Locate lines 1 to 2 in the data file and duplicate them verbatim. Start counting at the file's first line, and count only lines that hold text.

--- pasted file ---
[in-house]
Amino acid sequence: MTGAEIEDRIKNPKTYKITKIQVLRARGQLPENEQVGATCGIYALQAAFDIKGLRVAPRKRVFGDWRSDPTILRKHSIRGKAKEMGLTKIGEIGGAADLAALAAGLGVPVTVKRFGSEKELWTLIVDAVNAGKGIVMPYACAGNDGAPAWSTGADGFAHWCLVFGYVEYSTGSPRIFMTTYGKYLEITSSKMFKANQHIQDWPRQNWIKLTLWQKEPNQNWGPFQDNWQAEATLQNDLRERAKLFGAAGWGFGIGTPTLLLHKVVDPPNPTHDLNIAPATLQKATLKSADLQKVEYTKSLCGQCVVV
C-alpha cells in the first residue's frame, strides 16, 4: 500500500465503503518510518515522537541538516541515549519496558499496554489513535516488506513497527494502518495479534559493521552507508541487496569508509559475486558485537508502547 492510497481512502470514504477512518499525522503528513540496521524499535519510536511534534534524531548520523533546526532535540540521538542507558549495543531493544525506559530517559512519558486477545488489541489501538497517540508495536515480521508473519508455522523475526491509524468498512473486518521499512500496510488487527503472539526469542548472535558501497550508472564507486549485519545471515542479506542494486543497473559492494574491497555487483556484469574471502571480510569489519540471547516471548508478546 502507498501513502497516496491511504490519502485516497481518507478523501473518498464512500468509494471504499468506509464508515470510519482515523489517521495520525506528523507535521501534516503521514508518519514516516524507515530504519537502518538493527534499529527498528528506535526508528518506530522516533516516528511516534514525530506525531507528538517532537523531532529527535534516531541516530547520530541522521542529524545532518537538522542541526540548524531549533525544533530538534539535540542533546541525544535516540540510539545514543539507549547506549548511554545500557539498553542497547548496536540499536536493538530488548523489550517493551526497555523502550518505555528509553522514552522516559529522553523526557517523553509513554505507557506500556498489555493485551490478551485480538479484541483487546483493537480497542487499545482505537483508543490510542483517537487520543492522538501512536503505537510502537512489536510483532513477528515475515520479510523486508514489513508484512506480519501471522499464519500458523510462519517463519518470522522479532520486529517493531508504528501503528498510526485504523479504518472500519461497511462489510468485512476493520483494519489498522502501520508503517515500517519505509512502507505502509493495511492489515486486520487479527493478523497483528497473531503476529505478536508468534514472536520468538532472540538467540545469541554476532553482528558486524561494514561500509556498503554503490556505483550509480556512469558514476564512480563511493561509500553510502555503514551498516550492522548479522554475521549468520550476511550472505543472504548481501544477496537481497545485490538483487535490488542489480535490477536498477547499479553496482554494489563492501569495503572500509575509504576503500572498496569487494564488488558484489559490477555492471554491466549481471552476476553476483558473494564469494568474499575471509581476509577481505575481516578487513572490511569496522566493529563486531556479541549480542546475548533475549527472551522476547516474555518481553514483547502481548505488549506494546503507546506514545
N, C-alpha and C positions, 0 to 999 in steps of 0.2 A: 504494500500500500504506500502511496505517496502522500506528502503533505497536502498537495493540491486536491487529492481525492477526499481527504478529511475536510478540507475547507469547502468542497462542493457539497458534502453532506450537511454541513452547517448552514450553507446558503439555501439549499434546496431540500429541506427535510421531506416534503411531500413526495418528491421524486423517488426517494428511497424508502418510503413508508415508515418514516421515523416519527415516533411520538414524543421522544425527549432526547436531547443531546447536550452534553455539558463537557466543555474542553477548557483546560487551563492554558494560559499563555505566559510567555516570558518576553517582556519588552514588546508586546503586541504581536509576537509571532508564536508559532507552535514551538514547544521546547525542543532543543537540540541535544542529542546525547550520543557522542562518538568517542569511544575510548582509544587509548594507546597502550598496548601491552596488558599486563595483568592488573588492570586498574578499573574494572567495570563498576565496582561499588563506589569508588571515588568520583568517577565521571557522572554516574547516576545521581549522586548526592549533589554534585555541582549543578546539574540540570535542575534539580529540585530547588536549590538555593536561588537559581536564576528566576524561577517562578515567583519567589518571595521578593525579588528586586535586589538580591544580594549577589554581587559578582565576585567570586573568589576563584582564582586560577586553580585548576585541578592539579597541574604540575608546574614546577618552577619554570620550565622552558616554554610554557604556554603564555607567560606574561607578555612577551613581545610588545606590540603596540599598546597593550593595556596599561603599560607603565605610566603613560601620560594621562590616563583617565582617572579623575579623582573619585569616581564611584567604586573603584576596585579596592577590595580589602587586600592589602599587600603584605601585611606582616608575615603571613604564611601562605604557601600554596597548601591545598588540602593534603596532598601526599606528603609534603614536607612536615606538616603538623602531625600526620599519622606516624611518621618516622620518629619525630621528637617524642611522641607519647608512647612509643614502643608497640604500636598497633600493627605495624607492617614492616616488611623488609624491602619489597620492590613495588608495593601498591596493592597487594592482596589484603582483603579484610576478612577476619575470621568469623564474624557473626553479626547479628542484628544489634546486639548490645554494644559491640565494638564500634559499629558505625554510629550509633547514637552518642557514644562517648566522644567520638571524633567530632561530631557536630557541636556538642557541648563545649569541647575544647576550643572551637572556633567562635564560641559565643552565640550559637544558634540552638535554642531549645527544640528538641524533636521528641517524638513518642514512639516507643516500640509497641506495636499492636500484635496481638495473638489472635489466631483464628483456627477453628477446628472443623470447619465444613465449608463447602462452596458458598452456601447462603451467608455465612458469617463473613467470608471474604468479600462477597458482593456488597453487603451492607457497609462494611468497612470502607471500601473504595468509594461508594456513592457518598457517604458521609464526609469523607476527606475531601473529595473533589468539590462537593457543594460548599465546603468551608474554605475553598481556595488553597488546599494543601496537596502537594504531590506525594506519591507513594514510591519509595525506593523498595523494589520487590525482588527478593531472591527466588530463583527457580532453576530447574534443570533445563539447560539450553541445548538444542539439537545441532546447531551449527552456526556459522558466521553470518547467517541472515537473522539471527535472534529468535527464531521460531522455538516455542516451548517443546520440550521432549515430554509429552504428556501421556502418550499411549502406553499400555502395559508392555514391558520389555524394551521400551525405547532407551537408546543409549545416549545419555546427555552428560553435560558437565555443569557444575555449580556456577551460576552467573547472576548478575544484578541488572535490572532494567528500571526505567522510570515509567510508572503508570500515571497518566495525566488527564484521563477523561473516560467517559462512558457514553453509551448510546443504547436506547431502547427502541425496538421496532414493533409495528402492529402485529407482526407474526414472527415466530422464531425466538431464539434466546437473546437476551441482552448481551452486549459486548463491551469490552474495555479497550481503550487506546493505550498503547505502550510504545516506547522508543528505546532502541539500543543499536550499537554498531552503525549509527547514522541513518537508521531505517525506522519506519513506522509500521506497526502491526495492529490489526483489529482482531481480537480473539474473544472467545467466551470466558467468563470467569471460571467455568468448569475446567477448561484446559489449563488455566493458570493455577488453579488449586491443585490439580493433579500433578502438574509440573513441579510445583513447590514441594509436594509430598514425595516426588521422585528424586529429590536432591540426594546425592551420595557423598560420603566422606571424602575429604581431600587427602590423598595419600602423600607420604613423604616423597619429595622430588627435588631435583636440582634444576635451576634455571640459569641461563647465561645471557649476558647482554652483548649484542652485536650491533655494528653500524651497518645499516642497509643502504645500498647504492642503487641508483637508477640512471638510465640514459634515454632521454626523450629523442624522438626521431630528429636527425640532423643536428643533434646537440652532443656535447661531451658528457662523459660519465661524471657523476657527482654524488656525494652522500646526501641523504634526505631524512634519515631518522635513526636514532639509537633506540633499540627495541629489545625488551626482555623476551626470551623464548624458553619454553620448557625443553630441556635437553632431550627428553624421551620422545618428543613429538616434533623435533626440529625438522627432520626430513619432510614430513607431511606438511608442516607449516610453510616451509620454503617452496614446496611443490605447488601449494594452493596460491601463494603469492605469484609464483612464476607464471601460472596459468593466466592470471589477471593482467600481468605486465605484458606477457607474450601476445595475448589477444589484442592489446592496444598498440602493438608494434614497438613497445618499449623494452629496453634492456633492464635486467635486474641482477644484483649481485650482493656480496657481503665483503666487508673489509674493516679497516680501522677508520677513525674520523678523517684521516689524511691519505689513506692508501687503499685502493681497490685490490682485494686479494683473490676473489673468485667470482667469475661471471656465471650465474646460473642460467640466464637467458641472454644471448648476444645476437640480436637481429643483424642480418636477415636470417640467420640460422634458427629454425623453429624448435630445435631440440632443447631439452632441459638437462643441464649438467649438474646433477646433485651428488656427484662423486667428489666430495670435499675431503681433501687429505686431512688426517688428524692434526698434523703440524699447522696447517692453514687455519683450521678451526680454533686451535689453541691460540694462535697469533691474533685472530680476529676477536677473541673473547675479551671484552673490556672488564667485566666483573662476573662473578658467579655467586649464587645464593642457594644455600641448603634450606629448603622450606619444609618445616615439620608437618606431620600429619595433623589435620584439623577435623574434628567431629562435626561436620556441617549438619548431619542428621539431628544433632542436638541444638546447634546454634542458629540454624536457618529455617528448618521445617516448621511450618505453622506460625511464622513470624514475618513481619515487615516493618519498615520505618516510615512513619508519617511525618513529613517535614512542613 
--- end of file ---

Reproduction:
[in-house]
Amino acid sequence: MTGAEIEDRIKNPKTYKITKIQVLRARGQLPENEQVGATCGIYALQAAFDIKGLRVAPRKRVFGDWRSDPTILRKHSIRGKAKEMGLTKIGEIGGAADLAALAAGLGVPVTVKRFGSEKELWTLIVDAVNAGKGIVMPYACAGNDGAPAWSTGADGFAHWCLVFGYVEYSTGSPRIFMTTYGKYLEITSSKMFKANQHIQDWPRQNWIKLTLWQKEPNQNWGPFQDNWQAEATLQNDLRERAKLFGAAGWGFGIGTPTLLLHKVVDPPNPTHDLNIAPATLQKATLKSADLQKVEYTKSLCGQCVVV